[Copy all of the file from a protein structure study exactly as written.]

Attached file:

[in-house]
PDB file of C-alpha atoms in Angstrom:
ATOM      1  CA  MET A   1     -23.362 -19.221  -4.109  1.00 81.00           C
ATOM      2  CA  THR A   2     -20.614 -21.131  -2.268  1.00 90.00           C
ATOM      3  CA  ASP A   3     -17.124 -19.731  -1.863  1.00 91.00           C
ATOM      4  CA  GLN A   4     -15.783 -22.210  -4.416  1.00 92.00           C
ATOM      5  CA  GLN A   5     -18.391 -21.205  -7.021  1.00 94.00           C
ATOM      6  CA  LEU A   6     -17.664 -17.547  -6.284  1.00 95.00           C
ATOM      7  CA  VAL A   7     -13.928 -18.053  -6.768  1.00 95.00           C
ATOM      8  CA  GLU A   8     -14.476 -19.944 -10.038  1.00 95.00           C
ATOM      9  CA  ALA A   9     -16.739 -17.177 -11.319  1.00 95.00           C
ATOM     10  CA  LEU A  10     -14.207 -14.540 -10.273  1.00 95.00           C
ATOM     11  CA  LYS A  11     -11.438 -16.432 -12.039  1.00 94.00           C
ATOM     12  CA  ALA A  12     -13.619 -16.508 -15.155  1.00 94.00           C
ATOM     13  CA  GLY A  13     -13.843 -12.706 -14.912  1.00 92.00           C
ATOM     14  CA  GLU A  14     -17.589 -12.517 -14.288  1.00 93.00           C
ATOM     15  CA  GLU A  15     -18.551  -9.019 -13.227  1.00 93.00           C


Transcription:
[in-house]
PDB file of C-alpha atoms in Angstrom:
ATOM      1  CA  MET A   1     -23.362 -19.221  -4.109  1.00 81.00           C
ATOM      2  CA  THR A   2     -20.614 -21.131  -2.268  1.00 90.00           C
ATOM      3  CA  ASP A   3     -17.124 -19.731  -1.863  1.00 91.00           C
ATOM      4  CA  GLN A   4     -15.783 -22.210  -4.416  1.00 92.00           C
ATOM      5  CA  GLN A   5     -18.391 -21.205  -7.021  1.00 94.00           C
ATOM      6  CA  LEU A   6     -17.664 -17.547  -6.284  1.00 95.00           C
ATOM      7  CA  VAL A   7     -13.928 -18.053  -6.768  1.00 95.00           C
ATOM      8  CA  GLU A   8     -14.476 -19.944 -10.038  1.00 95.00           C
ATOM      9  CA  ALA A   9     -16.739 -17.177 -11.319  1.00 95.00           C
ATOM     10  CA  LEU A  10     -14.207 -14.540 -10.273  1.00 95.00           C
ATOM     11  CA  LYS A  11     -11.438 -16.432 -12.039  1.00 94.00           C
ATOM     12  CA  ALA A  12     -13.619 -16.508 -15.155  1.00 94.00           C
ATOM     13  CA  GLY A  13     -13.843 -12.706 -14.912  1.00 92.00           C
ATOM     14  CA  GLU A  14     -17.589 -12.517 -14.288  1.00 93.00           C
ATOM     15  CA  GLU A  15     -18.551  -9.019 -13.227  1.00 93.00           C